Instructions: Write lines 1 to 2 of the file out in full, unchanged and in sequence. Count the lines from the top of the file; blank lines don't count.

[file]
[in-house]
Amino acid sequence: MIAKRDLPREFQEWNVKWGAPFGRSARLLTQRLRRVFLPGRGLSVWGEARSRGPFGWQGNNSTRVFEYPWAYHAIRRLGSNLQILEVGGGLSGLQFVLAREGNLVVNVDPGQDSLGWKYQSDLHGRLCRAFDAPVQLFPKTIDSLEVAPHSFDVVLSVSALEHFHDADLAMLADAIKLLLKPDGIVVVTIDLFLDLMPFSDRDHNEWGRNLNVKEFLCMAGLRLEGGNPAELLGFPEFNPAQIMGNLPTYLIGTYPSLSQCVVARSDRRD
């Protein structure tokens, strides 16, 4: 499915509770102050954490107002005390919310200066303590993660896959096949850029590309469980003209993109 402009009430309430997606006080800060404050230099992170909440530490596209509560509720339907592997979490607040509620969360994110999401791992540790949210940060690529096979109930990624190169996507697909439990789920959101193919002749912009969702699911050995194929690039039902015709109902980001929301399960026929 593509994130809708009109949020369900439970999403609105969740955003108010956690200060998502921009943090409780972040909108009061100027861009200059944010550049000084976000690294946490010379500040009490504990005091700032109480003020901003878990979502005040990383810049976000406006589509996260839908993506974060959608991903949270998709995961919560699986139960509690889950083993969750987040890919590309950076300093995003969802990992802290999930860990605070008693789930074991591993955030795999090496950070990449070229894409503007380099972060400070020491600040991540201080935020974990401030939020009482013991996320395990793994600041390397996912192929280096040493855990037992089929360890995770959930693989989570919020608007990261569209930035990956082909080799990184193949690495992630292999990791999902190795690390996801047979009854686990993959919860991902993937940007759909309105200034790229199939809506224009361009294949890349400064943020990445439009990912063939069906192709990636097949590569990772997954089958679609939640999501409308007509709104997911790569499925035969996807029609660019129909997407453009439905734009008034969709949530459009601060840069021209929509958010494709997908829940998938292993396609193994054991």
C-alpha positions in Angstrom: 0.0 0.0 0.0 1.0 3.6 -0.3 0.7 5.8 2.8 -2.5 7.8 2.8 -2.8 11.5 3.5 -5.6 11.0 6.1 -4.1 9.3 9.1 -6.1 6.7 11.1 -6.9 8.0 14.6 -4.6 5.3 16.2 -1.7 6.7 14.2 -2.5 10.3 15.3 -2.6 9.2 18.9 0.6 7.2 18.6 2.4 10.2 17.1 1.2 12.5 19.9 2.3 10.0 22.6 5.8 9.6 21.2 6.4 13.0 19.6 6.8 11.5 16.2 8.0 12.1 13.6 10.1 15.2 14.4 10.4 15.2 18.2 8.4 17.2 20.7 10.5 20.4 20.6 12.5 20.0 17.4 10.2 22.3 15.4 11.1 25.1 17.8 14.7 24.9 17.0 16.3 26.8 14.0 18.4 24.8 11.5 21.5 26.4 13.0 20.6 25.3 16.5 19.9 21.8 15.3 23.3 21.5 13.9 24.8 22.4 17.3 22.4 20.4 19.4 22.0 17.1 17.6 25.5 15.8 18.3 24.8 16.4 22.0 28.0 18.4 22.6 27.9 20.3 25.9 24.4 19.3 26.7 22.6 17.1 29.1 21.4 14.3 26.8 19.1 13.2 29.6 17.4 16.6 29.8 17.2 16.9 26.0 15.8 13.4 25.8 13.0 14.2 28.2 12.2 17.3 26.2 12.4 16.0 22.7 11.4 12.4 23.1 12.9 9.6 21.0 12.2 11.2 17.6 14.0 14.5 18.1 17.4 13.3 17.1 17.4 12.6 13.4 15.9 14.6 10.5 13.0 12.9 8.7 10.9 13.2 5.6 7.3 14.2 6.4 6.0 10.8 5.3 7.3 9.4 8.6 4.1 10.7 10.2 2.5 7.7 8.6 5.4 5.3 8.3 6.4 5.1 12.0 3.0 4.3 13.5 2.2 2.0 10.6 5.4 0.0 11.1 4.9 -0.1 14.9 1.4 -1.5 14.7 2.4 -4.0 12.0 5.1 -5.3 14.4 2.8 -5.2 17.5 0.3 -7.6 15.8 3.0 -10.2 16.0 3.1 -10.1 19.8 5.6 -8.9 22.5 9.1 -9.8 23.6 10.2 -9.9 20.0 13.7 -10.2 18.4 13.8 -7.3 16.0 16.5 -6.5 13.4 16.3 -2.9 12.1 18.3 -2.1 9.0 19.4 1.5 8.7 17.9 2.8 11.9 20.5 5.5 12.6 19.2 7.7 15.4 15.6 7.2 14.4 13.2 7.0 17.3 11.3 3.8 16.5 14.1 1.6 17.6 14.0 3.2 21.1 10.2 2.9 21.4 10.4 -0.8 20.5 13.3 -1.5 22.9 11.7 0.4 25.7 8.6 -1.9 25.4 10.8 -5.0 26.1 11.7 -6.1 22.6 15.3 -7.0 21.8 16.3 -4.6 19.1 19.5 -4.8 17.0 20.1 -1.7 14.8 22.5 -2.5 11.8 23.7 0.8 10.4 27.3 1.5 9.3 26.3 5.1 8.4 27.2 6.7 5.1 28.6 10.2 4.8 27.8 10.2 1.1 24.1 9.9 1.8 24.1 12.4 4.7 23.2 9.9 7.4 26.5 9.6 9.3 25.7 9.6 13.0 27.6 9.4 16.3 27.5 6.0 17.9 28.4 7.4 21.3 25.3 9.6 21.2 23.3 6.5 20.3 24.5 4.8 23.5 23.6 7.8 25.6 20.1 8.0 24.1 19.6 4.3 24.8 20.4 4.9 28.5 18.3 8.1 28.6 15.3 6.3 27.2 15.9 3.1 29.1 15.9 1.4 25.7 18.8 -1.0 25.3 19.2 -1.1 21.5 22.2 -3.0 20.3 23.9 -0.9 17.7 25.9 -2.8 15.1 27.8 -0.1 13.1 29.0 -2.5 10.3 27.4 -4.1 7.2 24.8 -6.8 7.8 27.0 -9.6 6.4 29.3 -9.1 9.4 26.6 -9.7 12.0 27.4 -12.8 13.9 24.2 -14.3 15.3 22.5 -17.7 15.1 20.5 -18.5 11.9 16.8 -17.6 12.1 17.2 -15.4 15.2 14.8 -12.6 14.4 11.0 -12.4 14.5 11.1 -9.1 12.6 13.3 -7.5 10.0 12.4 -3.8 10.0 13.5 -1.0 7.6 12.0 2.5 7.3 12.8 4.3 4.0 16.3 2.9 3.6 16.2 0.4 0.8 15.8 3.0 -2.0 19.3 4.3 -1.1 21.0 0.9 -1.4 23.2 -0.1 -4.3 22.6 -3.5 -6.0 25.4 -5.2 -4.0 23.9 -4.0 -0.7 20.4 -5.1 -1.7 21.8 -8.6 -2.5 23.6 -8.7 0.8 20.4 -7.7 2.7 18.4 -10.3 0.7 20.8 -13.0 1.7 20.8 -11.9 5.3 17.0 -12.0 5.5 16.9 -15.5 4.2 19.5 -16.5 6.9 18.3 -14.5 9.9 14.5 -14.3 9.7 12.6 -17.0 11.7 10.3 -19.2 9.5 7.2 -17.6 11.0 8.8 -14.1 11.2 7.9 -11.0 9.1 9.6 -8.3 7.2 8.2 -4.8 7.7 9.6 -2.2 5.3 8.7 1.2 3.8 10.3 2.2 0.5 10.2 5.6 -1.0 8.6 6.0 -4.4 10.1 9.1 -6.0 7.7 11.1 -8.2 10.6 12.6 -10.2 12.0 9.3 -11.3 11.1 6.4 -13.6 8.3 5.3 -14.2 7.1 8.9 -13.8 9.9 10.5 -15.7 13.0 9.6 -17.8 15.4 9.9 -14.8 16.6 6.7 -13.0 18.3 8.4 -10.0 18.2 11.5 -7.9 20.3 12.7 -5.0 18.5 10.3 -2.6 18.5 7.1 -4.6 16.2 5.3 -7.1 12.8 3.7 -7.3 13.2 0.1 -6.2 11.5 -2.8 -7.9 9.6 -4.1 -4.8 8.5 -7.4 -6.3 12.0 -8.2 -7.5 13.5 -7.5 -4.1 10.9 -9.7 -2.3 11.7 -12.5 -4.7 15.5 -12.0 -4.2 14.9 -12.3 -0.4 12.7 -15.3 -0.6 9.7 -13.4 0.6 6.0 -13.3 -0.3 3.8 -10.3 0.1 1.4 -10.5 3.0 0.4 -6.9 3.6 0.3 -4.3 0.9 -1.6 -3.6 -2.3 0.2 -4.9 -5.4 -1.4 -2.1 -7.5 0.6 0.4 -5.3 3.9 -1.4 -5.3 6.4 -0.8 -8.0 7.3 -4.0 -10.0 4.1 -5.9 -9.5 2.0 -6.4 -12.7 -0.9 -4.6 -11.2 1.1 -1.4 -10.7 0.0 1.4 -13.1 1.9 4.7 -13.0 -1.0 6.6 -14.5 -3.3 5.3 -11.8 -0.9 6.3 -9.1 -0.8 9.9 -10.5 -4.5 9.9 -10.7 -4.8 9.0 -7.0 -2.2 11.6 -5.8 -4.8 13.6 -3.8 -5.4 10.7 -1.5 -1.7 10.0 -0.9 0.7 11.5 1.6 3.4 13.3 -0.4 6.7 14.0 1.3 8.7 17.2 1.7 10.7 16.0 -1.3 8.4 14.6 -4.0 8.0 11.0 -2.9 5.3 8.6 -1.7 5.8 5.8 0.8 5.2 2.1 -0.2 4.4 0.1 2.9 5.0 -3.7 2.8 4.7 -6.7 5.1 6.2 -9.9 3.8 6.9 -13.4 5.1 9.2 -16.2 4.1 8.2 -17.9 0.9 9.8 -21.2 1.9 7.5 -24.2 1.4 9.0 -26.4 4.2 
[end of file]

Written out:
[in-house]
Amino acid sequence: MIAKRDLPREFQEWNVKWGAPFGRSARLLTQRLRRVFLPGRGLSVWGEARSRGPFGWQGNNSTRVFEYPWAYHAIRRLGSNLQILEVGGGLSGLQFVLAREGNLVVNVDPGQDSLGWKYQSDLHGRLCRAFDAPVQLFPKTIDSLEVAPHSFDVVLSVSALEHFHDADLAMLADAIKLLLKPDGIVVVTIDLFLDLMPFSDRDHNEWGRNLNVKEFLCMAGLRLEGGNPAELLGFPEFNPAQIMGNLPTYLIGTYPSLSQCVVARSDRRD